35. Pokojska, U. 1988. Potential possibilities of retention of nutrients by soils of field protecting belts of tress and meadows in agricultural landscapes. Roczniki Gleboznawcze 39: 51–61.Google Scholar
  36. Prusinkiewicz, Z., Józefkowicz-Kotlarz, J., Kwiatkowska, A. and Pokojska, U. 1990. The effect of shelterbelts on the nutrient cycling in agricultural landscapes. Poda a produkcia agroekosystemów. pp. 108–126. Bratislava.Google Scholar
  37. Ryszkowski, L. 1984. Ecological functions of ecosystems in nature protected areas. In Ekologiczne, medyczne i socjologiczne przesłanki kszta»towania obszarów przyrodniczo cennych. Edited by L. Ryszkowski. Państwowe Wydawnictwo Naukowe, Poznań, 61–73. (In Polish).Google Scholar
  38. Ryszkowski, L. 1989. Control of energy and matter fluxes in agricultural landscapes. Agric. Ecosyst. Env. 27: 107–118.Google Scholar
  39. Ryszkowski, L. 1992. Agriculture and non-point sources of environment pollution. Postępy Nauk Rolniczych 4: 3–14. (In Polish).Google Scholar
  40. Ryszkowski, L. and Bartoszewicz, A. 1989. Impact of agricultural landscape structure on cycling of inorganic nutrients. pp. 241–246. In Ecology of arable land. Edited by M. Clarholm and L. Bergstrom. Kluwer Academic Publishers. Dordrecht.Google Scholar
  41. Ryszkowski, L., Karg, J., Szpakowska, B. and Źyczyńska-Bałoniak, I. 1989. Distribution of phosphorus in meadow and cultivated field ecosystems. In Phosphorus cycles in terrestrial and aquatic ecosystems. pp. 178–192. Edited by H. Tissen. Turner-Warwick Communications, Saskatoon, Canada, 178–192.Google Scholar
  42. Ryszkowski, L. and Kędziora, A. 1987. Impact of agricultural landscape structure on energy flow and water cycling. Landscape Ecol. 1: 85–94.Google Scholar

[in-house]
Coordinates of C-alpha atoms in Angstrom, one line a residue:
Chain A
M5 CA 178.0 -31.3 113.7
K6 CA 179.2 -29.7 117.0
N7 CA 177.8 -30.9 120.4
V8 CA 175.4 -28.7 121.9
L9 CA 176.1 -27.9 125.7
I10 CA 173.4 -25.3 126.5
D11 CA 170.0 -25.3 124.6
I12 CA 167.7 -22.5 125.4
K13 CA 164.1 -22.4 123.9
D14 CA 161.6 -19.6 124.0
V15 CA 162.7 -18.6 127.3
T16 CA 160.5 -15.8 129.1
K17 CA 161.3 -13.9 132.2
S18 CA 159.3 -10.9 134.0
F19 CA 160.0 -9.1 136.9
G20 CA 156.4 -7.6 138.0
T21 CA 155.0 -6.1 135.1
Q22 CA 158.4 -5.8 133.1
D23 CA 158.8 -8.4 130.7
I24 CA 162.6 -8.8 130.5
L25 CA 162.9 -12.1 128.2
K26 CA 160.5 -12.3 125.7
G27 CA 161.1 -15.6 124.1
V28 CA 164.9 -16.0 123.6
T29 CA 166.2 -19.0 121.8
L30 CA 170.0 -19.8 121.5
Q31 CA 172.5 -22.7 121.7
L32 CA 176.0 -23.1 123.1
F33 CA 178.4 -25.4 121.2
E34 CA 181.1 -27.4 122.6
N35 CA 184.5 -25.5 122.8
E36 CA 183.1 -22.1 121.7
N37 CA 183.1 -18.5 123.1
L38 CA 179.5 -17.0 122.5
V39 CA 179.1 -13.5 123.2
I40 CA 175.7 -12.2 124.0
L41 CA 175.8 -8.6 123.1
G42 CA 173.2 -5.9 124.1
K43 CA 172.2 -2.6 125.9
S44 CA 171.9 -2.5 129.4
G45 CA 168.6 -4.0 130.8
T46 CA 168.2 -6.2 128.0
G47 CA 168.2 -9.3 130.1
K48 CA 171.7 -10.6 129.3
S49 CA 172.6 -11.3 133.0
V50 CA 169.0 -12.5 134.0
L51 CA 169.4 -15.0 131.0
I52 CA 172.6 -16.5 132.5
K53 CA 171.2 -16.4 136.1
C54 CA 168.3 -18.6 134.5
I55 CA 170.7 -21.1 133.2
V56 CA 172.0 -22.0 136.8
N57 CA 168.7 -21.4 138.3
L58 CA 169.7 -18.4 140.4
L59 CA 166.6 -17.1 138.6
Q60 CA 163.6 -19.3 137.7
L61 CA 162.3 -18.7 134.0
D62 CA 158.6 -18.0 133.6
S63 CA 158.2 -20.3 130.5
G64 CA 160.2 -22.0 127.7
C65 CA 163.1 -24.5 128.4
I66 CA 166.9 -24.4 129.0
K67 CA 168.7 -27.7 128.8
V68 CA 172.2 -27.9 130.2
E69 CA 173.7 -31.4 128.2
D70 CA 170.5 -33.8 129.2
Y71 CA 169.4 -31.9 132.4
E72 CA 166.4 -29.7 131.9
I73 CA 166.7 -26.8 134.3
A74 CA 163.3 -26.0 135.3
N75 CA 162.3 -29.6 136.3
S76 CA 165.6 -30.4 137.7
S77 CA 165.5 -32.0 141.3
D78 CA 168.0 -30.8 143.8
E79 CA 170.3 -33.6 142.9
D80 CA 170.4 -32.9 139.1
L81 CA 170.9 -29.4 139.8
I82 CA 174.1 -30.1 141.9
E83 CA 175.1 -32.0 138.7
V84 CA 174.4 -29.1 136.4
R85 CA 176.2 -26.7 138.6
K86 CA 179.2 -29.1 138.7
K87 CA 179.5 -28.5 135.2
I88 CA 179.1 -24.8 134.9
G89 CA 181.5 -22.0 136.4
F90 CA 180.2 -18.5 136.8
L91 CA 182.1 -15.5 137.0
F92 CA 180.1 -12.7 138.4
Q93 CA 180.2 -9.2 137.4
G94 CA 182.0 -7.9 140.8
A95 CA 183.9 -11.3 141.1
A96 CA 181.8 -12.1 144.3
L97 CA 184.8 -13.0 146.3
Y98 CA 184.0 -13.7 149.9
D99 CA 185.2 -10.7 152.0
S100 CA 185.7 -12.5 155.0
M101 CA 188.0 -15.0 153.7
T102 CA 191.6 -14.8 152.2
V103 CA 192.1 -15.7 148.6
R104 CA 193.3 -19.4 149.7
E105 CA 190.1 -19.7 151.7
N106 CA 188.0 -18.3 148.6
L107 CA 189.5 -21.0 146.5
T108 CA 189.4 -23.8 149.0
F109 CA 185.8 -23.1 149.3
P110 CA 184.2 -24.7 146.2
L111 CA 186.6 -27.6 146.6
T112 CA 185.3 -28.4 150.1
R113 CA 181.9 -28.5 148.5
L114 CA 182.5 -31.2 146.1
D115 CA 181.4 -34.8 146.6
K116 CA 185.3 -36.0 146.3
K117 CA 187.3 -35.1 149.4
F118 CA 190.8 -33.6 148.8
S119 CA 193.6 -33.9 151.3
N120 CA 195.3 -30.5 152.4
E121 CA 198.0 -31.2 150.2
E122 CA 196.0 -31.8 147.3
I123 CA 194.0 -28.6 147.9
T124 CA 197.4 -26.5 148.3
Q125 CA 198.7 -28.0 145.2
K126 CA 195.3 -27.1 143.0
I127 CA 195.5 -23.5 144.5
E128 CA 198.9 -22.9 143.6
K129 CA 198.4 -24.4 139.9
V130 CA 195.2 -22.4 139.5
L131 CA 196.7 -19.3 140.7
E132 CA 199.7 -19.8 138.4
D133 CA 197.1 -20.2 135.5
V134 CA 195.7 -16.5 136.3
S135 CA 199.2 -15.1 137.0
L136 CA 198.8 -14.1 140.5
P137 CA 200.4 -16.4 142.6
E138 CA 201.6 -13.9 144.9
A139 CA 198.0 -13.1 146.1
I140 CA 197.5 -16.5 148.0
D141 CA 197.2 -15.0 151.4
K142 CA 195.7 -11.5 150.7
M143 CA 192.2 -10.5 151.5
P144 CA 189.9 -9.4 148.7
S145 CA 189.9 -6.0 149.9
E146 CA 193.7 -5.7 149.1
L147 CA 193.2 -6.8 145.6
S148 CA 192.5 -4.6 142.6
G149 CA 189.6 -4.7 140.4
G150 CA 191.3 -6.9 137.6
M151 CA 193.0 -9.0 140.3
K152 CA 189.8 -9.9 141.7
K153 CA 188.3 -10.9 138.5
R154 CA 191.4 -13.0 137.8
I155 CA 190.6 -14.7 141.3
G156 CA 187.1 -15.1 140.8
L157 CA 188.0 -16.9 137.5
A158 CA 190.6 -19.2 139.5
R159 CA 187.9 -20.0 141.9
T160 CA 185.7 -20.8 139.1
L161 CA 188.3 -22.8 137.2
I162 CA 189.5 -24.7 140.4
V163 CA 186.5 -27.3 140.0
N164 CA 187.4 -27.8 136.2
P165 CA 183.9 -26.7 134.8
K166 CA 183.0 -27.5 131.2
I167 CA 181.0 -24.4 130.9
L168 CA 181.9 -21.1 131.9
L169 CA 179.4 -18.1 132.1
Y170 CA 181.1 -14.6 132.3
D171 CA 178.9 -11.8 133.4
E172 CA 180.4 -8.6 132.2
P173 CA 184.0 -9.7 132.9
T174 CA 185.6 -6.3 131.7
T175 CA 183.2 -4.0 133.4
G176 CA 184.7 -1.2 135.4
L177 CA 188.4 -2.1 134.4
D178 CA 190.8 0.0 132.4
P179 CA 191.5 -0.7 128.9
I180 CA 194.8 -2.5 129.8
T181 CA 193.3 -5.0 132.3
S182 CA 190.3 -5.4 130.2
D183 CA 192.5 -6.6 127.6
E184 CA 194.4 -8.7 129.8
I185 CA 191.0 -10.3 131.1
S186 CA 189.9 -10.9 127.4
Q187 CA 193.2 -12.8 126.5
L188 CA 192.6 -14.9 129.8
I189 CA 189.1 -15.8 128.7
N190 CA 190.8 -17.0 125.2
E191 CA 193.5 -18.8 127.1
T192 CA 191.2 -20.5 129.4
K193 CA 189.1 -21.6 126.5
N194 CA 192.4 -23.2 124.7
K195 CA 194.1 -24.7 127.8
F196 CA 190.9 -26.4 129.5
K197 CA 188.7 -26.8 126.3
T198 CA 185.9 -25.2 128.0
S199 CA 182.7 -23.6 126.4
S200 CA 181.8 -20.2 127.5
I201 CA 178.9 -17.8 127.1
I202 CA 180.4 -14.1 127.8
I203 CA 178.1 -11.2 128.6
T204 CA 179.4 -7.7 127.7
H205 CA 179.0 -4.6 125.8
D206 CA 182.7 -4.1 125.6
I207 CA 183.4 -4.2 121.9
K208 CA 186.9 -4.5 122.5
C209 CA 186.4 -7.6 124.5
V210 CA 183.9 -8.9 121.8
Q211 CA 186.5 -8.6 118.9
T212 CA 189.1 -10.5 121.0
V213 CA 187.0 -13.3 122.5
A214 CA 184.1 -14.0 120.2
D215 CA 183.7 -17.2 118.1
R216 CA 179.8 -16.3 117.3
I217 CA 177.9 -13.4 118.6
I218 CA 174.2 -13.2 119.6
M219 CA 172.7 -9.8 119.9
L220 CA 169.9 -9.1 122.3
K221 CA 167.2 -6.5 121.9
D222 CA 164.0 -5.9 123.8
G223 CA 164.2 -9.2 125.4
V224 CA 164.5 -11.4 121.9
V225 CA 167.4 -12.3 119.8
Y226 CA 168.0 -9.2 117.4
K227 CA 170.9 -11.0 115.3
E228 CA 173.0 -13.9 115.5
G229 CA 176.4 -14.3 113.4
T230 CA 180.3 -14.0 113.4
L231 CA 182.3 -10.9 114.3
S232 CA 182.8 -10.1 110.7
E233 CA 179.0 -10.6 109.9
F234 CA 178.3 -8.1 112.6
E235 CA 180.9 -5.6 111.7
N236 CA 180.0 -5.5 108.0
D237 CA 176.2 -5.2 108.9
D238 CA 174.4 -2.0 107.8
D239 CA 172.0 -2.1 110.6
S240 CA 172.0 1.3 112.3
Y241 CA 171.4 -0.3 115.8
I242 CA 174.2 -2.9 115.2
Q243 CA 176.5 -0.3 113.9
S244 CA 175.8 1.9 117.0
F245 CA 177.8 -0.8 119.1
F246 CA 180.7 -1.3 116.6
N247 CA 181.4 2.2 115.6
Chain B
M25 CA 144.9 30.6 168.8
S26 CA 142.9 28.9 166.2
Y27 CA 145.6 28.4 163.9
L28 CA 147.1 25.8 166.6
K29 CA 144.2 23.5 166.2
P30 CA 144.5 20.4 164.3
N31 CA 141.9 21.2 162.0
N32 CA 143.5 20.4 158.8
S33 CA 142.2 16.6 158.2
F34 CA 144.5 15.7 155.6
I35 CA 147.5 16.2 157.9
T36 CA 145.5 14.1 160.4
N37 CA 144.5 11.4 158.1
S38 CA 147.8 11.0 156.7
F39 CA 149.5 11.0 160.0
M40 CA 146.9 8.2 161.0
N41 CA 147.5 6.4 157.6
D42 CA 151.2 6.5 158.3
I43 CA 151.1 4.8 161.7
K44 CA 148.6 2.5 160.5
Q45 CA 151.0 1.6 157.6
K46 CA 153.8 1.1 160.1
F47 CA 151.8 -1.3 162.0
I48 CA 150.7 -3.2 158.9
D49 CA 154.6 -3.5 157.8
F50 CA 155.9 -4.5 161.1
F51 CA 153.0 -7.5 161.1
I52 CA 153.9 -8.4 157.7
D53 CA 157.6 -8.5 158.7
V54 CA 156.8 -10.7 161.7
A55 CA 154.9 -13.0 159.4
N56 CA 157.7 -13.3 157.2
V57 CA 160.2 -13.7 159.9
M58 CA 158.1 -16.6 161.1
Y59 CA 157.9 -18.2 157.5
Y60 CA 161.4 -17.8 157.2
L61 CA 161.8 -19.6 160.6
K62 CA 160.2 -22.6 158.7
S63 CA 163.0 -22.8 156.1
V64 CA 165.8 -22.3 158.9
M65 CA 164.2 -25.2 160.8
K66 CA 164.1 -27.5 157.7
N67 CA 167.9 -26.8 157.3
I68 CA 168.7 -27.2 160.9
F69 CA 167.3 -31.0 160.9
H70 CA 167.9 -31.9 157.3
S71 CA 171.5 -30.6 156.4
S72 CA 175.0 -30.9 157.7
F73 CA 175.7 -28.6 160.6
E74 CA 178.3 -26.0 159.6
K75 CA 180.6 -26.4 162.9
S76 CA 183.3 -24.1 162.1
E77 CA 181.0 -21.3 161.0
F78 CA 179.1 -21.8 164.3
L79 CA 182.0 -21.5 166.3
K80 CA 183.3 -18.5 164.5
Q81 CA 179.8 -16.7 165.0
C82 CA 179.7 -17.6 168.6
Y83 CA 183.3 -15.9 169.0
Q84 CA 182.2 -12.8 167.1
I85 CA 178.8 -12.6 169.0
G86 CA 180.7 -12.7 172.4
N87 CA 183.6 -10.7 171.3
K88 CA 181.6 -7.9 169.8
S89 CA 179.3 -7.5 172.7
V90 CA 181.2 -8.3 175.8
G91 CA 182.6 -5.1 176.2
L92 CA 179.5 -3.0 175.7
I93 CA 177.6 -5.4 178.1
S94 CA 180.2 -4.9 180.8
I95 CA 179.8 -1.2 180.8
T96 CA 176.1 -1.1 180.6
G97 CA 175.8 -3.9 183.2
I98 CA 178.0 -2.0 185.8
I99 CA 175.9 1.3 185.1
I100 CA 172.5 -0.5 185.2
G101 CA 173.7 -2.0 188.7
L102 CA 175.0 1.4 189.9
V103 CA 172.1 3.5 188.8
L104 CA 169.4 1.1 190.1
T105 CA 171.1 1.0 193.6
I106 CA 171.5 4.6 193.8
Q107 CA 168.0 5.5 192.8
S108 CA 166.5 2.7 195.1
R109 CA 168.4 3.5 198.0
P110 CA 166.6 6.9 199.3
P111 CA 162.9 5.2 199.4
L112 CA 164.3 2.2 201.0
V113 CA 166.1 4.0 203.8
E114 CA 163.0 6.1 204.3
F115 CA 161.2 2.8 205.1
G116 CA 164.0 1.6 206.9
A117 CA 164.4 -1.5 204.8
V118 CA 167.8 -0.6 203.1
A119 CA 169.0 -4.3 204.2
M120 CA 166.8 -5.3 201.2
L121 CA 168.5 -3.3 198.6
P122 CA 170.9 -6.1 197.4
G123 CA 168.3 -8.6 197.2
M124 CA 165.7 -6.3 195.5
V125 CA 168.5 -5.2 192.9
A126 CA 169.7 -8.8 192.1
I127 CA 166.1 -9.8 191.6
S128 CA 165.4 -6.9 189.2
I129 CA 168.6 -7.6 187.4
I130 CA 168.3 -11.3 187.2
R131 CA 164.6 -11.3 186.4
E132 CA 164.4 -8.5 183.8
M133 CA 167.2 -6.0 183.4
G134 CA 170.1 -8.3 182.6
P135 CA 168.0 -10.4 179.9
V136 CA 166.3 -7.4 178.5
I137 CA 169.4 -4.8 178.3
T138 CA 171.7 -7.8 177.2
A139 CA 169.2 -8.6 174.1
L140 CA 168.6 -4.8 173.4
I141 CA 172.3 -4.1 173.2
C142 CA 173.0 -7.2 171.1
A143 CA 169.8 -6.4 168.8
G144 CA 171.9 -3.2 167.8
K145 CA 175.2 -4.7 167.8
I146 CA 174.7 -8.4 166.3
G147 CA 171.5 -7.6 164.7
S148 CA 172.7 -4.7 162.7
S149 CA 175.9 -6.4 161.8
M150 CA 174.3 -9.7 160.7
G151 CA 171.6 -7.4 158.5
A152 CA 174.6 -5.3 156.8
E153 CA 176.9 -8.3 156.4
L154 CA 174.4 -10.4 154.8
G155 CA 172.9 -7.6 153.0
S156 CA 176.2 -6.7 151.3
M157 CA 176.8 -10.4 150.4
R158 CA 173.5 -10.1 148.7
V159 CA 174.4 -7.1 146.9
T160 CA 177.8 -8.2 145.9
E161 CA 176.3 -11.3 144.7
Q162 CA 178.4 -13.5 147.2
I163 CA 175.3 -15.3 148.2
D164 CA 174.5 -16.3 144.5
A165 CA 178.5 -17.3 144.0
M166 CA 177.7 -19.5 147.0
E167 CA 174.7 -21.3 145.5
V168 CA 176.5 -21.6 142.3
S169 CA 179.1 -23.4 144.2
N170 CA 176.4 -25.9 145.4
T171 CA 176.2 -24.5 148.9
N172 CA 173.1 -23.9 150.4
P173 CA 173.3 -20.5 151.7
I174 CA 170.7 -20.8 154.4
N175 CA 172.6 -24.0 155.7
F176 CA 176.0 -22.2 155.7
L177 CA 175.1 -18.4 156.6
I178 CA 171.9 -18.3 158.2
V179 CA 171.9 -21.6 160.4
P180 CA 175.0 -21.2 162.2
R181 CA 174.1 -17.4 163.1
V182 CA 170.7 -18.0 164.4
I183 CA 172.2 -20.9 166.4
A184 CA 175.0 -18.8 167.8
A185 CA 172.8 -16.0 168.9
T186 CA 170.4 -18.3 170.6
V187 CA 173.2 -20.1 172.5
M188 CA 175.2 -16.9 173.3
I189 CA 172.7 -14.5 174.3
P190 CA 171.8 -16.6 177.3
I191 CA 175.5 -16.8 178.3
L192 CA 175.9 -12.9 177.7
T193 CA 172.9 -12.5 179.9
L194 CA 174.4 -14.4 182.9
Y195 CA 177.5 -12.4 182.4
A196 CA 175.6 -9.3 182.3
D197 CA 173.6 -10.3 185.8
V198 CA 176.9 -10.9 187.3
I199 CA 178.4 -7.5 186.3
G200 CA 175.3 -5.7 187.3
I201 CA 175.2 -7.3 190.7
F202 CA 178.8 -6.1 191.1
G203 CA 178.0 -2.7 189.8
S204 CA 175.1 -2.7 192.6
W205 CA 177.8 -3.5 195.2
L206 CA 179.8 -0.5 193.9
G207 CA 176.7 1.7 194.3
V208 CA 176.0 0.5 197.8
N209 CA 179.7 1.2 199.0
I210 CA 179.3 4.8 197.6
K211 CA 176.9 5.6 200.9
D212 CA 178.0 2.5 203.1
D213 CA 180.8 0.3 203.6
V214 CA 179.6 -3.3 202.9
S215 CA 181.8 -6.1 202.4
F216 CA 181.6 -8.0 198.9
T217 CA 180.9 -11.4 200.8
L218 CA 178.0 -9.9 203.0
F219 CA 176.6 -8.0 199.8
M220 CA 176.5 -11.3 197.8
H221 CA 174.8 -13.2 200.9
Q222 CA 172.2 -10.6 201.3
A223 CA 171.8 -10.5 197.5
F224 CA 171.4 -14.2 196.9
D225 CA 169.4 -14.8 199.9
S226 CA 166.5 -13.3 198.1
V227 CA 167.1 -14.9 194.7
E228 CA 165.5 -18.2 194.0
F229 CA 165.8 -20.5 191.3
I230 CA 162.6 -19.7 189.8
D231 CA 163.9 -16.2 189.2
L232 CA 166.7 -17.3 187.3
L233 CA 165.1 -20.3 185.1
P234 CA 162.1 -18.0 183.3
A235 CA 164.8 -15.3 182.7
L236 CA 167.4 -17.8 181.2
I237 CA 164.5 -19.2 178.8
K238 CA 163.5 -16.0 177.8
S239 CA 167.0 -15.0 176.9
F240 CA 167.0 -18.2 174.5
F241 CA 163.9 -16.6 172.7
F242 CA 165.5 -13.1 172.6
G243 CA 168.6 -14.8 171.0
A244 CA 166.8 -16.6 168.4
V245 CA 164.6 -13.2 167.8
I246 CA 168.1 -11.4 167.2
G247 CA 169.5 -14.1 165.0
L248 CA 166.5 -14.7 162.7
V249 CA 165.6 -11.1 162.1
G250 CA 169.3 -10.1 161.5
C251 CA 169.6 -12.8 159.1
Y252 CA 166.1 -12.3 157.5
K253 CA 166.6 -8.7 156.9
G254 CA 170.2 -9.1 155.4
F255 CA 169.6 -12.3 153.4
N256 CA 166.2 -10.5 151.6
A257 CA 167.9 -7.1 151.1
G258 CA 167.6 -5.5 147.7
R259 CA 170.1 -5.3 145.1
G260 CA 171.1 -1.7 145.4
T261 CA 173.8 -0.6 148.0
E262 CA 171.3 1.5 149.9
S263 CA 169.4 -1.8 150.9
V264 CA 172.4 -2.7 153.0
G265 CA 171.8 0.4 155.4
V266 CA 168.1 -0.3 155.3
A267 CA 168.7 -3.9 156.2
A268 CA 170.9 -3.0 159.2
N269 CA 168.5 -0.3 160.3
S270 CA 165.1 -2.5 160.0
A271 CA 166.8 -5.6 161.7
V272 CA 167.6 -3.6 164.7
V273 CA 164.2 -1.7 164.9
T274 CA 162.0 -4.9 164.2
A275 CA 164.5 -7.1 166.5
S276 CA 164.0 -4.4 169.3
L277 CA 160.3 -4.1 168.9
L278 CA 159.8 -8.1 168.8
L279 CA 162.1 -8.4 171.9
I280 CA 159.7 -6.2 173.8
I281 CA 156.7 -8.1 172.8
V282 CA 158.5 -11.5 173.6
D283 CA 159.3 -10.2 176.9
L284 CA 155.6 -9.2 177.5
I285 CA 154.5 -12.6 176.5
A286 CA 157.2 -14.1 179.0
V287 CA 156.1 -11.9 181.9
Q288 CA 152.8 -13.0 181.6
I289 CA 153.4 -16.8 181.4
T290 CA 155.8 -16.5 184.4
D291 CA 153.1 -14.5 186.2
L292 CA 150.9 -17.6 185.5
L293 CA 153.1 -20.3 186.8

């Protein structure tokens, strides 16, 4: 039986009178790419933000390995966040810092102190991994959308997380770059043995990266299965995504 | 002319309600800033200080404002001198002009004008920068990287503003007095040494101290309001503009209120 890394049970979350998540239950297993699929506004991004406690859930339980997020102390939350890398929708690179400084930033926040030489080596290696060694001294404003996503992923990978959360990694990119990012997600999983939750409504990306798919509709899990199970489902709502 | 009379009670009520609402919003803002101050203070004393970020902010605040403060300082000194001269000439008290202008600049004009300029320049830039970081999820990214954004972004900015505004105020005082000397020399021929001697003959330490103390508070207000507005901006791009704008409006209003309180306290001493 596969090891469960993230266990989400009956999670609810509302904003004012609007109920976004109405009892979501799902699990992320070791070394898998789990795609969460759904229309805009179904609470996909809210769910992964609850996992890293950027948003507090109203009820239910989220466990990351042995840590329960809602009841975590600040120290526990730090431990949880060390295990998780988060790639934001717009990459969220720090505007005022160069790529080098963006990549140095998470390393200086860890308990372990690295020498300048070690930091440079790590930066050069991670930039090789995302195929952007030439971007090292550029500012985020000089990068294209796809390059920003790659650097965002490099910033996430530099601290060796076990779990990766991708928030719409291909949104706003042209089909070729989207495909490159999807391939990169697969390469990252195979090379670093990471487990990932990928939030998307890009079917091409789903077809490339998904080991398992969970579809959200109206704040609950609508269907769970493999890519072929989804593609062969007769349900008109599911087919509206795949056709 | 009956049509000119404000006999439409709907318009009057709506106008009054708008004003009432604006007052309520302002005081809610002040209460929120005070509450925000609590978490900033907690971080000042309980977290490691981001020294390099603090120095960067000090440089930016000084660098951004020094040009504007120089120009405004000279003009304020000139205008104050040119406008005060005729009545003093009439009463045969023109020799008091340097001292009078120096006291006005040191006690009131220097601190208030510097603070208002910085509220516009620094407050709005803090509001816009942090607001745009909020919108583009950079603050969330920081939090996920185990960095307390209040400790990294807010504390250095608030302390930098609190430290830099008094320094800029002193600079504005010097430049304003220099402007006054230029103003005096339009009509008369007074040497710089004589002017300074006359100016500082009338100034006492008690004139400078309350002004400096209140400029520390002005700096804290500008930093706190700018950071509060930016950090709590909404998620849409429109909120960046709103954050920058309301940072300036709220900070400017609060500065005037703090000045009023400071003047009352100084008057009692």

43. Ryszkowski, L. and Kędziora, A. 1993. Energy control of matter fluxes through land-water ecotones in an agricultural landscape. Hydrologia 251: 239–248.Google Scholar
  44. Schroeder, G. 1968. Ladwirtschaftlicher Wasser-bau. Springer-Verlag, Berlin. 728 pp.Google Scholar
  45. Stoutjesdijk, P.H. and Barkman, J.J. 1992. Microclimate, vegetation and fauna. Opulus Press, Uppsala 216 pp.Google Scholar
  46. Traczyk, T. 1985. The role of plant subsystem in matter flow in the agricultural landscape. Pol. Ecol. Stud. 1985: 445–466.Google Scholar
  47. Vanek, V. 1991. Riparian zone as a source of phosphorus for a groundwater dominated lake. Water Res. 25: 409–418Google Scholar
  48. Young, R. A., Huntrods, T. and Anderson, W. 1980. Effectivness of vegetated buffer atrips in controlling pollution from feed lot runoff. J. Environ. Qual. 9: 483–487.Google Scholar

Copyright information

© Kluwer Academic Publishers 1999

Authors and Affiliations

  • L. Ryszkowski
    • 1
  • A. Bartoszewicz
    • 1
  • A. Kędziora
    • 1
  1. 1.Research Centre for Agricultural and Forest Environment, Polish Academy of SciencesPoznańPoland

Personalised recommendations